"The officer was unable to maintain his grip on the suspect’s hand during the struggle, fearing Brisbon had a gun in his pocket the officer fired two rounds striking Brisbon in the torso," the report says.

The officer wasn't injured during the incident.

Authorities later identified the object in Brisbon's pocket as a bottle of pain pills. They also reportedly found a semi-automatic handgun on the driver's side of the vehicle and a jar containing what is believed to be marijuana.

Marci Kratter, an attorney for Brisbon’s family, told The Arizona Republic, a Phoenix newspaper, that "numerous witnesses" would dispute the officer's account and that “we intend to pursue this to the full extent of the law.”

Brisbon's mother and girlfriend spoke to the local NBC News affiliate, and said they hoped the local and national conversations about his death don't focus on race. Rather, they want people to realize he was a loved father, son, and boyfriend.

"This had nothing to do with race," said Nora Brisbon, the man's mother. "This is about Rumain and the wrong that was done to him, and I want people to focus on that. If they want to rally, let's support him positively."

"... fearing Brisbon had a gun in his pocket the officer fired two rounds striking Brisbon in the torso."'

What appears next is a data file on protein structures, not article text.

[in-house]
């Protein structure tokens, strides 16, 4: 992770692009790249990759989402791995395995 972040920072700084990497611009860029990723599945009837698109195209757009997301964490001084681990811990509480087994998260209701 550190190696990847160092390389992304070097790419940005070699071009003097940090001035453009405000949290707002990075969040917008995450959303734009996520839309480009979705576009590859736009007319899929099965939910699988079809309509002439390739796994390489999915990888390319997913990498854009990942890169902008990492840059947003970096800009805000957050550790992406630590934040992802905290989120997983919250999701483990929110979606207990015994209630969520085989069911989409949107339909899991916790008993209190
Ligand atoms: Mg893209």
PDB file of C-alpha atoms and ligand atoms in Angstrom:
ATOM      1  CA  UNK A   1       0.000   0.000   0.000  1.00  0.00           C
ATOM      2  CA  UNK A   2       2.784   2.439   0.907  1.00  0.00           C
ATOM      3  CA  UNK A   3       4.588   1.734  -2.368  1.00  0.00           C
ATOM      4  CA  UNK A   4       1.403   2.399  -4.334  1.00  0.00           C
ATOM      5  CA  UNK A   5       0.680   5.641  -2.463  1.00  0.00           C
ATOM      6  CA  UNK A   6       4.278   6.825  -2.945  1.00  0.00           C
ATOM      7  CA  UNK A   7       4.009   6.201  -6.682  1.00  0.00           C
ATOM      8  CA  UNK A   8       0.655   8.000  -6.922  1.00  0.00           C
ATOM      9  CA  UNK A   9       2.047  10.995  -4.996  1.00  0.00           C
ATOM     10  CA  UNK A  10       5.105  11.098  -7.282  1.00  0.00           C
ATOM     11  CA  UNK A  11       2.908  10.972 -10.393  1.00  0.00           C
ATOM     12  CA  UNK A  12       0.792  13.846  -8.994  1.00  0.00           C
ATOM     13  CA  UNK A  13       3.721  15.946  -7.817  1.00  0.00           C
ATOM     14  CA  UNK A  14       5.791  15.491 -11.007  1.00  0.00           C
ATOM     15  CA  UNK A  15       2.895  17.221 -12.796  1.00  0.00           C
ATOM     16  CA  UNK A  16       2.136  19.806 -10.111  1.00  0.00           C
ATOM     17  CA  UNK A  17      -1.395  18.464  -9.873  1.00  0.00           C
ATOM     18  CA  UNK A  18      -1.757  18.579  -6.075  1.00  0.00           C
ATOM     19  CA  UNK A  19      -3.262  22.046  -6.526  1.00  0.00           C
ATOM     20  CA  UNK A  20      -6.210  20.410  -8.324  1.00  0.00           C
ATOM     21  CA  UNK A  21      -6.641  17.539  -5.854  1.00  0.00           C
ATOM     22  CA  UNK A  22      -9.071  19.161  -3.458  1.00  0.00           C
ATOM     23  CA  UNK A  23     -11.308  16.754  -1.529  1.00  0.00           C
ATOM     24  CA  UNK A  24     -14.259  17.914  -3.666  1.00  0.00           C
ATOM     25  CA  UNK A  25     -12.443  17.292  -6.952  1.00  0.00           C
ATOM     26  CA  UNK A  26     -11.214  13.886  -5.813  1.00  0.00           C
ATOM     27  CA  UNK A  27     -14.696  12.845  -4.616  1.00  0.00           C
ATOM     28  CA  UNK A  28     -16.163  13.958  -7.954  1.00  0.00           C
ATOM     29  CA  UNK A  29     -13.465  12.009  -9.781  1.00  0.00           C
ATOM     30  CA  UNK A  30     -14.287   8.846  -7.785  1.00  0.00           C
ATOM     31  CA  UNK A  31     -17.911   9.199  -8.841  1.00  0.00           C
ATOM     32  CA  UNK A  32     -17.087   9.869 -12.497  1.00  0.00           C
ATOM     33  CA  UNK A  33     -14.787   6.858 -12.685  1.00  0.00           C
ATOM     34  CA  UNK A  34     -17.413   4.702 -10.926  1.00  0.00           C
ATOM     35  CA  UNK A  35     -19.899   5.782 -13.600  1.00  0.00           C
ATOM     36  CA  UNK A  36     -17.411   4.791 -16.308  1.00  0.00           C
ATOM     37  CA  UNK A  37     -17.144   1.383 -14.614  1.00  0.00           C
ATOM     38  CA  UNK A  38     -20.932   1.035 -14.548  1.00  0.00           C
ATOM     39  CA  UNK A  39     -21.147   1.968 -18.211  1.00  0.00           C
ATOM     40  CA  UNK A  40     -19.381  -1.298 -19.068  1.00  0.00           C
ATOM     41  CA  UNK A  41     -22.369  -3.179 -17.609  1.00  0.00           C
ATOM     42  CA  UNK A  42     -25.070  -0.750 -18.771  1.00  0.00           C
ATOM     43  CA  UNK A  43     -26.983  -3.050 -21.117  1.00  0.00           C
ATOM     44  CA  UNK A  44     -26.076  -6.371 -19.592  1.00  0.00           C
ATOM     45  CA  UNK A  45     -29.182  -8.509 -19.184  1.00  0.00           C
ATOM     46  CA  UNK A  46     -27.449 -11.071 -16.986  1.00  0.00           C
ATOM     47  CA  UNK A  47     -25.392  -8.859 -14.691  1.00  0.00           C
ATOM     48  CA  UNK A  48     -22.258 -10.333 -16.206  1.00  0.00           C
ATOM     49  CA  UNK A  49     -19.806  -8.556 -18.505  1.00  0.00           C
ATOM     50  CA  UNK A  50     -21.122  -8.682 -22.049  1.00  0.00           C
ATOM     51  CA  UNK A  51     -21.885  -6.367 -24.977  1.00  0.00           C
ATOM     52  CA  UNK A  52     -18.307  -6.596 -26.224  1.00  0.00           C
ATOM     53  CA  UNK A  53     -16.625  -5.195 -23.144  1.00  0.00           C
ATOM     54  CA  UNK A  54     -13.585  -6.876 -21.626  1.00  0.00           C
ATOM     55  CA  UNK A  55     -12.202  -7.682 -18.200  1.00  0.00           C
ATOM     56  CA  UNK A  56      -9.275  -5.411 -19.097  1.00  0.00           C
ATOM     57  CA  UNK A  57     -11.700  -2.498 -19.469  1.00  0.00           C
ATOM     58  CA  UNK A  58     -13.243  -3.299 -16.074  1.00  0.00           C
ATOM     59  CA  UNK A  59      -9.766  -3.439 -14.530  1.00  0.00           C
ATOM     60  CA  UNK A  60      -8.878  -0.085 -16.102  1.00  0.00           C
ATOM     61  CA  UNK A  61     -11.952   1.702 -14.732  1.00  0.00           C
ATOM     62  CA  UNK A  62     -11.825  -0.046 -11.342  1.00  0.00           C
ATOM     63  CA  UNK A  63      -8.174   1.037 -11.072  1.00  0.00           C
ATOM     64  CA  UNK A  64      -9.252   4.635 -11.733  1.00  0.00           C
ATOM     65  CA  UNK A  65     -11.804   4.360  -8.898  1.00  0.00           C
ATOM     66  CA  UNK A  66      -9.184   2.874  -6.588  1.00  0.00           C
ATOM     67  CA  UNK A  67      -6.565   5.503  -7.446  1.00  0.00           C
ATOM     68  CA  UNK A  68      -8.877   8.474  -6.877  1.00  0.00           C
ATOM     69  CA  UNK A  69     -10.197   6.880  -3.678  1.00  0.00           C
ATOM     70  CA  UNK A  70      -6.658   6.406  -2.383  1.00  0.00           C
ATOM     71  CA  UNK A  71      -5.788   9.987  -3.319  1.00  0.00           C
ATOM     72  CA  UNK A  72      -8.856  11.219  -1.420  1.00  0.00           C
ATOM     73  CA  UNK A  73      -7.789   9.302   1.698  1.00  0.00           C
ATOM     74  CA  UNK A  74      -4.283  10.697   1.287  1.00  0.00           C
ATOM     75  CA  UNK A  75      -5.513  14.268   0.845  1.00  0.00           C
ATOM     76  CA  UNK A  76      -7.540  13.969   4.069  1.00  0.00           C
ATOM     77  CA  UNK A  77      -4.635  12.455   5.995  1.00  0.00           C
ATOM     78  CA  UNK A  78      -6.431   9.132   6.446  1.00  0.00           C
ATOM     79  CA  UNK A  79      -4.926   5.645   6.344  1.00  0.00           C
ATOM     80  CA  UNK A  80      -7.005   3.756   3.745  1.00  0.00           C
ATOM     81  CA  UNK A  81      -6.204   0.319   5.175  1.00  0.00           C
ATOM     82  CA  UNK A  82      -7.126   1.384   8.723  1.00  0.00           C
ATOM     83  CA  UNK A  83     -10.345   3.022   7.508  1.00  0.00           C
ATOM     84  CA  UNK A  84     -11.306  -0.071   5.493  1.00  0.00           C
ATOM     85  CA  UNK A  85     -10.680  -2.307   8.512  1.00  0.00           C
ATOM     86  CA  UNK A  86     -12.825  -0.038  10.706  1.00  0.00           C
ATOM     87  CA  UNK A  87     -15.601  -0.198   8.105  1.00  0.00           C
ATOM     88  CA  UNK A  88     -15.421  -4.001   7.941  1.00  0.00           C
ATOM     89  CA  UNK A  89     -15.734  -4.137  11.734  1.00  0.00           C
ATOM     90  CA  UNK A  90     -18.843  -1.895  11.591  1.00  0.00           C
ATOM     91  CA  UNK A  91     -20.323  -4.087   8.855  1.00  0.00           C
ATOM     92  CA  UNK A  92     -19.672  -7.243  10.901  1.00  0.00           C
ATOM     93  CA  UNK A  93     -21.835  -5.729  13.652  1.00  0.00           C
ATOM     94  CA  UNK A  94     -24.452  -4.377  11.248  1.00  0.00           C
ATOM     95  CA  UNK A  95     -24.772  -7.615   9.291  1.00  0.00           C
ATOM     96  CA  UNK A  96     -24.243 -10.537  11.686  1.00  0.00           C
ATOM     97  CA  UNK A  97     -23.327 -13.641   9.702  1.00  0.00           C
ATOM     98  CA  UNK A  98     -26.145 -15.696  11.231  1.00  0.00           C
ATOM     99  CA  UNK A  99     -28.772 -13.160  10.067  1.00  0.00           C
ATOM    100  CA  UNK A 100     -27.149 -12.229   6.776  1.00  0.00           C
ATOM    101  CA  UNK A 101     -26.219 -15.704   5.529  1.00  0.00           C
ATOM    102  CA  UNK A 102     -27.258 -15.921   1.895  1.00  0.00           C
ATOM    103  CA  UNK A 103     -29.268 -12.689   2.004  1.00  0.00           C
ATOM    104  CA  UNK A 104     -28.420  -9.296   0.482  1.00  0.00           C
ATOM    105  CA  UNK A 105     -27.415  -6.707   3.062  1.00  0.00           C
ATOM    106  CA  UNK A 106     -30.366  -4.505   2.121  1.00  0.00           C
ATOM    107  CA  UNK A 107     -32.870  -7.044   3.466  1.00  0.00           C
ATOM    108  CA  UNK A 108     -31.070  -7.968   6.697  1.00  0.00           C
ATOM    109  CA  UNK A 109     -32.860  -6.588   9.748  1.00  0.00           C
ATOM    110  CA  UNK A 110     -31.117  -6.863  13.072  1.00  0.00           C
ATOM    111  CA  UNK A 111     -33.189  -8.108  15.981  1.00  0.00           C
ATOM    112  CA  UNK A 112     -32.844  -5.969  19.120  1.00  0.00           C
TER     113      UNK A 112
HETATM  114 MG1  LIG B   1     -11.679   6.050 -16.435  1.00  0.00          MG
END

Protests over the shooting are expected to continue, with a rally planned for Friday night and another early next week. Residents held a march through Phoenix on Thursday night that included nearly 200 people, a member of the Maricopa County branch of the NAACP told msnbc. Earlier in the evening, about 30 community leaders met to discuss next steps and an ongoing plan of action.

A rally is scheduled for Monday at 5:30 p.m. local time at Phillip Memorial Church in Phoenix. Organizers hope to use the event as a way to gauge what other actions should be taken in light of the broader movement calling for police reforms to address the spate black deaths at the hands of police across the country in recent months.

Almost two weeks ago in Cleveland, police officer Timothy Loehmann apparently shot and killed 12-year-old Tamir Rice, who was holding a toy “airsoft” gun outside of a recreation center. On Thursday, Attorney General Eric Holder determined there is reasonable cause to believe the Cleveland police engage in a pattern and practice of using excessive force, following the conclusion of a civil rights investigation launched last year to examine hundreds of cases.

Holder’s trip to Cleveland came amid a heated national conversation about police practices, community trust in law enforcement and public safety. “We must seek to heal the breakdowns that we have seen,” he said during his visit. He recognized the problems are both complex and longstanding, and are occurring in multiple U.S. cities.

Trymaine Lee contributed to this report.